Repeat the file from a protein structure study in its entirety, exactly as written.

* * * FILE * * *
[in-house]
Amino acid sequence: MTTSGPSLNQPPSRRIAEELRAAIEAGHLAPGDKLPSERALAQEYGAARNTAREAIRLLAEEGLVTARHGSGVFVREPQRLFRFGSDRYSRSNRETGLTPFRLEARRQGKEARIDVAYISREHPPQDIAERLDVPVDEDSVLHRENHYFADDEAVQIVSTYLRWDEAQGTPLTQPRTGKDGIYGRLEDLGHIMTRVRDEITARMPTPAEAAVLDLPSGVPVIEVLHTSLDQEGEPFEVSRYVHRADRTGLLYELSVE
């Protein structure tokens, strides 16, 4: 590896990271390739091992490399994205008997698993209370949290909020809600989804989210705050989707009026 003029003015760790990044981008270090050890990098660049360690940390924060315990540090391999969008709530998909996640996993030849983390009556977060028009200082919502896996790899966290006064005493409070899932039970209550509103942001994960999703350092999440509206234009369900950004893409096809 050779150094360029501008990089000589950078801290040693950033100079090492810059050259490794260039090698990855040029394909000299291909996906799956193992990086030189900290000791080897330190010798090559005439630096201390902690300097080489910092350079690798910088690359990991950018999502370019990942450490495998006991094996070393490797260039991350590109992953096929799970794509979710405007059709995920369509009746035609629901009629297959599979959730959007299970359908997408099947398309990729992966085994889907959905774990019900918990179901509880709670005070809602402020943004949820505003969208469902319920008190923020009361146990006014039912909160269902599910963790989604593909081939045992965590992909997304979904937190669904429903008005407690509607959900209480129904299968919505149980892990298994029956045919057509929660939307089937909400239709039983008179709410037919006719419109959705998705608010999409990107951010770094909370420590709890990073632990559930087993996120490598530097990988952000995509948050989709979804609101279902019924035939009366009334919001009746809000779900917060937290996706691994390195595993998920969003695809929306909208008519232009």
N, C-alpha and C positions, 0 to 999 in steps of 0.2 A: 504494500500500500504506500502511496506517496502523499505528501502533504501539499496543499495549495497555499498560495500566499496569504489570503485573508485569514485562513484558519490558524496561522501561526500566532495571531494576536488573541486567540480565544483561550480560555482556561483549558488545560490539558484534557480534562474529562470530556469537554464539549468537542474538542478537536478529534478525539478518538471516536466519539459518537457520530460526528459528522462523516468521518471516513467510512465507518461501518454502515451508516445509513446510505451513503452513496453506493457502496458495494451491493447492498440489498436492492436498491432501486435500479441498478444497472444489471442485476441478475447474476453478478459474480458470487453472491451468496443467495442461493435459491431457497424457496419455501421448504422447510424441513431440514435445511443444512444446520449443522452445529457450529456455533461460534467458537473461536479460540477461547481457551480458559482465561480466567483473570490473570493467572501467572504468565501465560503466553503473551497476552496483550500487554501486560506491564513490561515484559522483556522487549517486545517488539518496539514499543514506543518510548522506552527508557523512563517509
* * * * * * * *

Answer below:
[in-house]
Amino acid sequence: MTTSGPSLNQPPSRRIAEELRAAIEAGHLAPGDKLPSERALAQEYGAARNTAREAIRLLAEEGLVTARHGSGVFVREPQRLFRFGSDRYSRSNRETGLTPFRLEARRQGKEARIDVAYISREHPPQDIAERLDVPVDEDSVLHRENHYFADDEAVQIVSTYLRWDEAQGTPLTQPRTGKDGIYGRLEDLGHIMTRVRDEITARMPTPAEAAVLDLPSGVPVIEVLHTSLDQEGEPFEVSRYVHRADRTGLLYELSVE
């Protein structure tokens, strides 16, 4: 590896990271390739091992490399994205008997698993209370949290909020809600989804989210705050989707009026 003029003015760790990044981008270090050890990098660049360690940390924060315990540090391999969008709530998909996640996993030849983390009556977060028009200082919502896996790899966290006064005493409070899932039970209550509103942001994960999703350092999440509206234009369900950004893409096809 050779150094360029501008990089000589950078801290040693950033100079090492810059050259490794260039090698990855040029394909000299291909996906799956193992990086030189900290000791080897330190010798090559005439630096201390902690300097080489910092350079690798910088690359990991950018999502370019990942450490495998006991094996070393490797260039991350590109992953096929799970794509979710405007059709995920369509009746035609629901009629297959599979959730959007299970359908997408099947398309990729992966085994889907959905774990019900918990179901509880709670005070809602402020943004949820505003969208469902319920008190923020009361146990006014039912909160269902599910963790989604593909081939045992965590992909997304979904937190669904429903008005407690509607959900209480129904299968919505149980892990298994029956045919057509929660939307089937909400239709039983008179709410037919006719419109959705998705608010999409990107951010770094909370420590709890990073632990559930087993996120490598530097990988952000995509948050989709979804609101279902019924035939009366009334919001009746809000779900917060937290996706691994390195595993998920969003695809929306909208008519232009």
N, C-alpha and C positions, 0 to 999 in steps of 0.2 A: 504494500500500500504506500502511496506517496502523499505528501502533504501539499496543499495549495497555499498560495500566499496569504489570503485573508485569514485562513484558519490558524496561522501561526500566532495571531494576536488573541486567540480565544483561550480560555482556561483549558488545560490539558484534557480534562474529562470530556469537554464539549468537542474538542478537536478529534478525539478518538471516536466519539459518537457520530460526528459528522462523516468521518471516513467510512465507518461501518454502515451508516445509513446510505451513503452513496453506493457502496458495494451491493447492498440489498436492492436498491432501486435500479441498478444497472444489471442485476441478475447474476453478478459474480458470487453472491451468496443467495442461493435459491431457497424457496419455501421448504422447510424441513431440514435445511443444512444446520449443522452445529457450529456455533461460534467458537473461536479460540477461547481457551480458559482465561480466567483473570490473570493467572501467572504468565501465560503466553503473551497476552496483550500487554501486560506491564513490561515484559522483556522487549517486545517488539518496539514499543514506543518510548522506552527508557523512563517509